Loved the video. We saw Ko Ko Taylor a year or so before she died. When I heard the opening chords of “You Can Leave Your Hat On” I, along with audience, roared.

    Liked by 1 person

    • yeahanotherblogger December 7, 2016 / 11:17 am

      Hi Janet. Your comments here are some of the best that anyone ever has written on my blog.
      Thanks very much.

      Like

  3. Joyce Hamilton December 7, 2016 / 11:44 am

    Thanks for the video….she is great. I never heard of her before. I was sad reading about the final curtain since l have passed the 70 mark.

    Liked by 1 person

  4. courseofmirrors December 7, 2016 / 5:11 pm

    What a wonderful woman to pour out her heart in song like this.
    It’s often the very bright lights that don’t hang around to dim slowly.

    I’ve lost quite a few close friends over these last years. Been going through the loops every time. If there’s something good to be said, while the curtain re-opens every day, I appreciate the marvel of being present to myself and others more, and the small wonders each day brings.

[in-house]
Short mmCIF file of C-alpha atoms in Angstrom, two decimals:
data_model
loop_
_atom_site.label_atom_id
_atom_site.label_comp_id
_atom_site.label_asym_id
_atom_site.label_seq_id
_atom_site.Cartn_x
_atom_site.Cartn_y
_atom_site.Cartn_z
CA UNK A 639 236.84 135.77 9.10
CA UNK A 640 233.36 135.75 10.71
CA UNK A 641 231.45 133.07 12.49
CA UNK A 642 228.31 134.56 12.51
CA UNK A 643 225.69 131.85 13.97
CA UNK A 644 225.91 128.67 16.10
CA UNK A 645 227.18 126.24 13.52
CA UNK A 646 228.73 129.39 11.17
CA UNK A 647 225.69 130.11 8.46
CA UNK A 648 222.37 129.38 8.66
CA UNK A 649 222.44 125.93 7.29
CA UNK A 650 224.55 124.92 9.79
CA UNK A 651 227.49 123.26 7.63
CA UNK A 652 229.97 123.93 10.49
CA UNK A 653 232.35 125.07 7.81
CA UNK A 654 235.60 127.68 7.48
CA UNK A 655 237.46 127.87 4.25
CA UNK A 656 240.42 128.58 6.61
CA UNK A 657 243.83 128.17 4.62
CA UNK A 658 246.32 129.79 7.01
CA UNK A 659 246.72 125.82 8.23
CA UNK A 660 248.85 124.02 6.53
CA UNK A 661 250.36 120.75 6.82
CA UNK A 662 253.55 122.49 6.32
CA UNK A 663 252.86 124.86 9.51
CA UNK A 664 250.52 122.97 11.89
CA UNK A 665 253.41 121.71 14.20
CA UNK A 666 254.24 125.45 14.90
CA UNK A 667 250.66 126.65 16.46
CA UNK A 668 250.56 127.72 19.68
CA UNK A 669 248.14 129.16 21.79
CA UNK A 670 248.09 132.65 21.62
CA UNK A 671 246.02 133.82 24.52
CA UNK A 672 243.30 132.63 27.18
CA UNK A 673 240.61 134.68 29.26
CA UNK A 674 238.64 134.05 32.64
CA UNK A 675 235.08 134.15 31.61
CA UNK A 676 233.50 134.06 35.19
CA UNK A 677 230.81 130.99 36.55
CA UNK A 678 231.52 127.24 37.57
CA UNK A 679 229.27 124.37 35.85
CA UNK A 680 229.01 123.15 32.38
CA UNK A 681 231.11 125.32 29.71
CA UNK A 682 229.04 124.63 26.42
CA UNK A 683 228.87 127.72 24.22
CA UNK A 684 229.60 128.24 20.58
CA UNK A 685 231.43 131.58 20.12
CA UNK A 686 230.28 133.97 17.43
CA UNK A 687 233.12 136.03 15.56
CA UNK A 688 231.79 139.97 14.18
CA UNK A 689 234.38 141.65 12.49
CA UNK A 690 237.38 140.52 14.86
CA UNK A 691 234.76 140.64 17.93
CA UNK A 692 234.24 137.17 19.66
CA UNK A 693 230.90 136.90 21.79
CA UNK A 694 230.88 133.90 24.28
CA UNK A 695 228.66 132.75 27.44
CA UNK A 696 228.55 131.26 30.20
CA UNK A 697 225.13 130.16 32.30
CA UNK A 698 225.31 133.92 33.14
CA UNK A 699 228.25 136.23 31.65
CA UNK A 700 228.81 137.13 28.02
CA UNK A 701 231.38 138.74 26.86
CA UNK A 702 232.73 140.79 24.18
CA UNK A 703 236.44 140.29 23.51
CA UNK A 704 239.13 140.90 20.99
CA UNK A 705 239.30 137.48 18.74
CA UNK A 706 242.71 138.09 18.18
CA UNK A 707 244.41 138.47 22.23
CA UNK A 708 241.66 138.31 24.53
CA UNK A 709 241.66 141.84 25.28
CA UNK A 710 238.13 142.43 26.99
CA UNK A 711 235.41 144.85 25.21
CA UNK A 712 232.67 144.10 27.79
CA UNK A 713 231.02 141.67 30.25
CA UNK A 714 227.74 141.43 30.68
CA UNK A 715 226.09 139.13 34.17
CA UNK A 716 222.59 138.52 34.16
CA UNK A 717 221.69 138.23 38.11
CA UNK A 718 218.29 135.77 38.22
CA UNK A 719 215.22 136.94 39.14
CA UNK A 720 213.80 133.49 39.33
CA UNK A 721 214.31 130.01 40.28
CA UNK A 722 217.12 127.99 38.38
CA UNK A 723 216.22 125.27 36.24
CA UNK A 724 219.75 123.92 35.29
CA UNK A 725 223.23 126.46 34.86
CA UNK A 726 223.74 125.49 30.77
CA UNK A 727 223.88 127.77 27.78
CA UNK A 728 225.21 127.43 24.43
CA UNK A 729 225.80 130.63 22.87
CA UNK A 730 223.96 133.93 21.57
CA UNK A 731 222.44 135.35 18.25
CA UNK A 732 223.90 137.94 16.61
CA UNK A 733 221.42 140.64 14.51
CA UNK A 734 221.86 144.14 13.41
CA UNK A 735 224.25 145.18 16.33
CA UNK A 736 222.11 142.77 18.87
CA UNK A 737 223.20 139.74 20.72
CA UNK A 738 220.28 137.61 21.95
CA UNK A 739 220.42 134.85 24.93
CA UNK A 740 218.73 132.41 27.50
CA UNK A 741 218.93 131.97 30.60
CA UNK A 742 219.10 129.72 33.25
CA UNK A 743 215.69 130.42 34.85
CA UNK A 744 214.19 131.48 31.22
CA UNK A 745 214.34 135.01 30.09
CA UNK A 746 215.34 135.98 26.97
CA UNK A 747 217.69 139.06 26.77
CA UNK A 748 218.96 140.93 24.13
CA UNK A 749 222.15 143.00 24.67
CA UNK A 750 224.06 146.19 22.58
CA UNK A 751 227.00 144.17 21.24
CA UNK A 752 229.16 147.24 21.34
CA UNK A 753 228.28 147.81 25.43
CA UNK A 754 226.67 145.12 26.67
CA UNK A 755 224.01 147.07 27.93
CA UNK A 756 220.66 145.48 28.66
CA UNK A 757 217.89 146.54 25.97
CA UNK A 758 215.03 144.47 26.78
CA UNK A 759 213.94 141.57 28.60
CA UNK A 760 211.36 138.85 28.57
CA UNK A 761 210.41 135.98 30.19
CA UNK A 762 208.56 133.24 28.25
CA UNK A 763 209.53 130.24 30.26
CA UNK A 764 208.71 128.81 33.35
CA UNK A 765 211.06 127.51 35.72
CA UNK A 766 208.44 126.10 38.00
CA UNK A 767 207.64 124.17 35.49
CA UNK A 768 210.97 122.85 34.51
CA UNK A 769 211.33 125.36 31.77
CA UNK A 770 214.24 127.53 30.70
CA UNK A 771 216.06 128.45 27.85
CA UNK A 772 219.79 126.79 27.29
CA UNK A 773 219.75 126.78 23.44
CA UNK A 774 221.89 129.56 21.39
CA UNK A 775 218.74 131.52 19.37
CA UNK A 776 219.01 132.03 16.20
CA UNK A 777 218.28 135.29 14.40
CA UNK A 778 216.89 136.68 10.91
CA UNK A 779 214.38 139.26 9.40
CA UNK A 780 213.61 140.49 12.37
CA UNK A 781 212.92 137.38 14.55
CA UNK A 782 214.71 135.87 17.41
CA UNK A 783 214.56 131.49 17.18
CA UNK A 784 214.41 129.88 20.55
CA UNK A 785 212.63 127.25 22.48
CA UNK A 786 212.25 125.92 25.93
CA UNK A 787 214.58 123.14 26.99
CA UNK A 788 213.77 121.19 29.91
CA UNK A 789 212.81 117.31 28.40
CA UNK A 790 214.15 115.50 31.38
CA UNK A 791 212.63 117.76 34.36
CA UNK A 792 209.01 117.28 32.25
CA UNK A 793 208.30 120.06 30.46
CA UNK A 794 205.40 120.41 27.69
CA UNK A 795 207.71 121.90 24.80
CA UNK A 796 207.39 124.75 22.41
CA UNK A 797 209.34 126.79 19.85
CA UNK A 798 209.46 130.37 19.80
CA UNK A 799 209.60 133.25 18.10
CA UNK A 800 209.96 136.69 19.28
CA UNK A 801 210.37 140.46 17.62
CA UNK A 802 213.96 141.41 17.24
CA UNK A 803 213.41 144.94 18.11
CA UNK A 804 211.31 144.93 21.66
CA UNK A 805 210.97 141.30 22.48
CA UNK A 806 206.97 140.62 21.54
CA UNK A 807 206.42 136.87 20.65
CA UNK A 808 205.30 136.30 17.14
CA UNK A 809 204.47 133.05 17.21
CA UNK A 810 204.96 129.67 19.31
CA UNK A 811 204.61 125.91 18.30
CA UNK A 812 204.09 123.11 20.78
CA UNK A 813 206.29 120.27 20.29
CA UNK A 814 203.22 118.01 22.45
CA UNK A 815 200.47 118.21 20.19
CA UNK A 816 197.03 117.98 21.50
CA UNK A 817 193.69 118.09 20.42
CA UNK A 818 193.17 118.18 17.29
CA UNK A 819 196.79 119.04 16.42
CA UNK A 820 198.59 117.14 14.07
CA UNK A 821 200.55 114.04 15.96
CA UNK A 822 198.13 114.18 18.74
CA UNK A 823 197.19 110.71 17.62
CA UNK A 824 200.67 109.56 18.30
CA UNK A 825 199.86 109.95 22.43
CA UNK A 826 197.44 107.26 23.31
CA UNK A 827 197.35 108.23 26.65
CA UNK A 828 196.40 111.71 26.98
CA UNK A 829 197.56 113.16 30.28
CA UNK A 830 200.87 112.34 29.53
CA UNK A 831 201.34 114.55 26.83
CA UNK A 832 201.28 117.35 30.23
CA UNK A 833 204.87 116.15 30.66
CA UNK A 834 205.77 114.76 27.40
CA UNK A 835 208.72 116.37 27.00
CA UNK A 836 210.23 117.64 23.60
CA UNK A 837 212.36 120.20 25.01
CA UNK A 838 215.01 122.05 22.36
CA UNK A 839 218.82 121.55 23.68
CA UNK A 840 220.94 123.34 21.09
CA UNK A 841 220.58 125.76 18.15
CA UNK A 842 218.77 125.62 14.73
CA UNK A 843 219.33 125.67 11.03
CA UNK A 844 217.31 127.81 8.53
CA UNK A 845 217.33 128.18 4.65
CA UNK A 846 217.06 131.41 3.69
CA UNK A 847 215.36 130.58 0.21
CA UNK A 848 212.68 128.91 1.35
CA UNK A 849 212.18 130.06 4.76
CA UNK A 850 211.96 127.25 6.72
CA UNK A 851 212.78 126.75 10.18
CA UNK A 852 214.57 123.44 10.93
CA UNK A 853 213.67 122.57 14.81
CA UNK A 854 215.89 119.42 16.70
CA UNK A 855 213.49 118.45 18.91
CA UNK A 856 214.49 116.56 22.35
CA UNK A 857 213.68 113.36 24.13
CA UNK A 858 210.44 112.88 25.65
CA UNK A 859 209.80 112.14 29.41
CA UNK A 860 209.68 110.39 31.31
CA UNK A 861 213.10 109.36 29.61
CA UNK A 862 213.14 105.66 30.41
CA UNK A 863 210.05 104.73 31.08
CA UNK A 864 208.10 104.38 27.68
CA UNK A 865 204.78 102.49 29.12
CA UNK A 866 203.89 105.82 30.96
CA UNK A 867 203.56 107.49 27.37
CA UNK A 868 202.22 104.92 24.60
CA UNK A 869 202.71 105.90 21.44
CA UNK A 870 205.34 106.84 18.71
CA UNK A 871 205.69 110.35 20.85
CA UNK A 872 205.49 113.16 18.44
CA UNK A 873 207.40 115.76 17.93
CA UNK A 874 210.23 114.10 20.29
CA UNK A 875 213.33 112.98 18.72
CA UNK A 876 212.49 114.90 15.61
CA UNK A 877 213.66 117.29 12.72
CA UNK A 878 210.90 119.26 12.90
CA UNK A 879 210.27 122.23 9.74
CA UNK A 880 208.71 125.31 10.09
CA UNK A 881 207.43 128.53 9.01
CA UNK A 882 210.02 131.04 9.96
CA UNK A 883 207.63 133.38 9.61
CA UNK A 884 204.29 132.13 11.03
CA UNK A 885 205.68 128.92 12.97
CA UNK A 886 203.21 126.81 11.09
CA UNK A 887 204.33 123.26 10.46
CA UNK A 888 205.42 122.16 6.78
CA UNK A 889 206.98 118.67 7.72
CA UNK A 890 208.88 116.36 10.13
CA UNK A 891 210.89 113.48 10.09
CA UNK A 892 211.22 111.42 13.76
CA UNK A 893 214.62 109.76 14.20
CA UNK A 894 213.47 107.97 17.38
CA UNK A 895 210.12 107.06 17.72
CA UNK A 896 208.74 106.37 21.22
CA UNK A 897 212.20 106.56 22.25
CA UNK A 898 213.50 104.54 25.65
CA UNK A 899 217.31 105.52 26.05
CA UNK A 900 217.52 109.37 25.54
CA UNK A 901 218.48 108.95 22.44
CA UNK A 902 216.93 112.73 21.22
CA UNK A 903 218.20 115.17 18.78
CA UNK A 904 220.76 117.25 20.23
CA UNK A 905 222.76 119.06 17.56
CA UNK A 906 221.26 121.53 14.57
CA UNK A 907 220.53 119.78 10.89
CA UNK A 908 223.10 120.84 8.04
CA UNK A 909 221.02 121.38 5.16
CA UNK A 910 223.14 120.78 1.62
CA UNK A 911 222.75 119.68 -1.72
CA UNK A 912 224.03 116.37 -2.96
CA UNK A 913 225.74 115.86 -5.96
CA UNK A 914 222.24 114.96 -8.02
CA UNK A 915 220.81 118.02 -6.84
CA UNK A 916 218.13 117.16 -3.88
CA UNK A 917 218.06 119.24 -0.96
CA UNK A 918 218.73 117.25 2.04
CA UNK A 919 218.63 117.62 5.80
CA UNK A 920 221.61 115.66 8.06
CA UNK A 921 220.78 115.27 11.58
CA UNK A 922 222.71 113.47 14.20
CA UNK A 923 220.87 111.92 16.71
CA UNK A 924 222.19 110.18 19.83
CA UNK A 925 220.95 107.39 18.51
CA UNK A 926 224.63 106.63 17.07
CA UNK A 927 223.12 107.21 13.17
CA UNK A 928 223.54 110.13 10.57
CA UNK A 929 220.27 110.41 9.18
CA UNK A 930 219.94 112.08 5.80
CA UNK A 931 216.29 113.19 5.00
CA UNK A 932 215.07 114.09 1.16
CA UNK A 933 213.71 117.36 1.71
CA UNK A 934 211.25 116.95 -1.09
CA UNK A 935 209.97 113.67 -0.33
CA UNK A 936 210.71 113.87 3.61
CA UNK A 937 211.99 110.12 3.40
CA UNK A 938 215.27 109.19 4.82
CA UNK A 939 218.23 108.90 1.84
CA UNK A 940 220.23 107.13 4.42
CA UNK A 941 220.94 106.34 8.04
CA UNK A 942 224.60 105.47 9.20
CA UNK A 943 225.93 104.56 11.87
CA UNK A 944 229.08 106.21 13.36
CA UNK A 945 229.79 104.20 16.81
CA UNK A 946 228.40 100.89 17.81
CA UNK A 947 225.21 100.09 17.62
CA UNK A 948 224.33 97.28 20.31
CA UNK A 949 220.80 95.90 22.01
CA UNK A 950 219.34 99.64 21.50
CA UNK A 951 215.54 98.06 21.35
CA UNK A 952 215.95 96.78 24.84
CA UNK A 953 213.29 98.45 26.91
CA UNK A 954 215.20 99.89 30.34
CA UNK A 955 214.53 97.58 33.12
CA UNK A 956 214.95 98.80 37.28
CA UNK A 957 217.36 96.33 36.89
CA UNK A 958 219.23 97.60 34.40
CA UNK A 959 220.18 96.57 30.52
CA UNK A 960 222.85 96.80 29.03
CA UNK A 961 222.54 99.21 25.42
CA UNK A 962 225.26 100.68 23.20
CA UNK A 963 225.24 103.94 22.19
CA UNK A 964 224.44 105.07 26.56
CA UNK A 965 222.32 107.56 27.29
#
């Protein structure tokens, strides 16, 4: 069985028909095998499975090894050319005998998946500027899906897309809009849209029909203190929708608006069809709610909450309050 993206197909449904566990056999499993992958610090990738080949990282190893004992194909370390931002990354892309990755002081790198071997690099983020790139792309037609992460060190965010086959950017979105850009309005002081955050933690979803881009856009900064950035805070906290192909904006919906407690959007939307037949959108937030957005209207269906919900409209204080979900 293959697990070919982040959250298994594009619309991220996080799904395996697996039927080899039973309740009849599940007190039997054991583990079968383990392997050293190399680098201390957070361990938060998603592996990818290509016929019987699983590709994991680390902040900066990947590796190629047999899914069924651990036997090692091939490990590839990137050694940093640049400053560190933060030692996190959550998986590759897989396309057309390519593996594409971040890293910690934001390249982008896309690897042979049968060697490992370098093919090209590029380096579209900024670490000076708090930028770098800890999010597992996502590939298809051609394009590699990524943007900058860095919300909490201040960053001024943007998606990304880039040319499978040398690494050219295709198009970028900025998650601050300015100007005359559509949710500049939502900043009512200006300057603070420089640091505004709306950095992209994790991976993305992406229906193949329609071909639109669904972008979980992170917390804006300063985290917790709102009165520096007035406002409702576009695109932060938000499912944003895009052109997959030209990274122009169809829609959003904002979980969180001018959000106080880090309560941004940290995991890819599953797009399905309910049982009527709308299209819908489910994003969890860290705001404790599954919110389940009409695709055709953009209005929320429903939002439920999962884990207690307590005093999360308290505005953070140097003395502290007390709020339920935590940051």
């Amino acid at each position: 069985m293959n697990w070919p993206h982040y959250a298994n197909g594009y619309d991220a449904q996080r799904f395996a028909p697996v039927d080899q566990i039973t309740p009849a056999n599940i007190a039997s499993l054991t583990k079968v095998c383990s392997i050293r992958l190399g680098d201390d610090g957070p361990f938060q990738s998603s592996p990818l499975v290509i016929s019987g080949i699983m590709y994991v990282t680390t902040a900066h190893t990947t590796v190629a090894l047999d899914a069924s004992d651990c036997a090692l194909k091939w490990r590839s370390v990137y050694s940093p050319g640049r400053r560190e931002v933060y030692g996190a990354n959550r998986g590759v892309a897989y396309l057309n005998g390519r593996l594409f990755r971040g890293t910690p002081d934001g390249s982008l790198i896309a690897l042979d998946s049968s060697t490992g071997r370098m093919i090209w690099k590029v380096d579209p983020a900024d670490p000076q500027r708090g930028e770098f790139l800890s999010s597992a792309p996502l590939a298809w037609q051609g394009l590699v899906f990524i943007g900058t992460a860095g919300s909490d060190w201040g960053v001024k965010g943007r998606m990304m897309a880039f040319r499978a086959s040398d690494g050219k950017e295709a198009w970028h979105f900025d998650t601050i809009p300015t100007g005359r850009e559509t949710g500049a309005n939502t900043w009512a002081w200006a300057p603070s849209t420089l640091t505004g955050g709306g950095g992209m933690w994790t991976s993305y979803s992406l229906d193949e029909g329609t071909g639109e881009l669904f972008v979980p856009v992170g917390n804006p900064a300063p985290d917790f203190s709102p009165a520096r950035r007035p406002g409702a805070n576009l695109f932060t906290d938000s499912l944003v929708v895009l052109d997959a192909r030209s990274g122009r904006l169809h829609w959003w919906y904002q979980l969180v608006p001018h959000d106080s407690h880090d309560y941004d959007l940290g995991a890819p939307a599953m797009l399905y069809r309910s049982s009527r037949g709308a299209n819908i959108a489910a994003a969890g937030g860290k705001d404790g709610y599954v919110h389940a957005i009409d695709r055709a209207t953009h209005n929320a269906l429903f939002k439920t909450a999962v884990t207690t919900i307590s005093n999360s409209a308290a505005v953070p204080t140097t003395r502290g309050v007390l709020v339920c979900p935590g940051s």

Liked by 1 person

  5. sniderjerry December 7, 2016 / 5:30 pm

    “Live your life and forget your age.” Norman Vincent Peale
    “You can’t help getting older but you don’t have to get old.” George Burns
    “In the end it’s not the years in your life but the life in your years that count.” Abraham Lincoln
    Great story. Rock on, Neil.

    Liked by 1 person

    • yeahanotherblogger December 7, 2016 / 6:15 pm

      Hi Jerry.
      I like the quotes a lot. There’s plenty of wisdom within them.

      Like

  6. Still the Lucky Few December 7, 2016 / 10:12 pm

    I just wake up each morning, put one foot in front of the other all day, and don’t give one thought to ‘end of life’ issues, or death, if you prefer to put it more directly. Seems such a waste of energy to worry about it!